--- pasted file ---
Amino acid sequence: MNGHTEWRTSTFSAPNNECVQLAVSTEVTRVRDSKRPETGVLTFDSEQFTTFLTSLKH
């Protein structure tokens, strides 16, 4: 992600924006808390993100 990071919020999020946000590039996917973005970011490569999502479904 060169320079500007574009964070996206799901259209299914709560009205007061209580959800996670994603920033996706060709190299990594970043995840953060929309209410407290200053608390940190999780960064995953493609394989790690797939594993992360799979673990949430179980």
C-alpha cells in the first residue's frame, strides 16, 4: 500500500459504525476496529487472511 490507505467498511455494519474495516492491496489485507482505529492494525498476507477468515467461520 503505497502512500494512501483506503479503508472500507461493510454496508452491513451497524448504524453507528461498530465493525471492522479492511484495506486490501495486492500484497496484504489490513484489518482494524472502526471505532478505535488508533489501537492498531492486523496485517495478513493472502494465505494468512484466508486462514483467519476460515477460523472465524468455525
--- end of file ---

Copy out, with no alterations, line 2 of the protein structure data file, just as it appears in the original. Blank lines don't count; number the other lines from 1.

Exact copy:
């Protein structure tokens, strides 16, 4: 992600924006808390993100 990071919020999020946000590039996917973005970011490569999502479904 060169320079500007574009964070996206799901259209299914709560009205007061209580959800996670994603920033996706060709190299990594970043995840953060929309209410407290200053608390940190999780960064995953493609394989790690797939594993992360799979673990949430179980």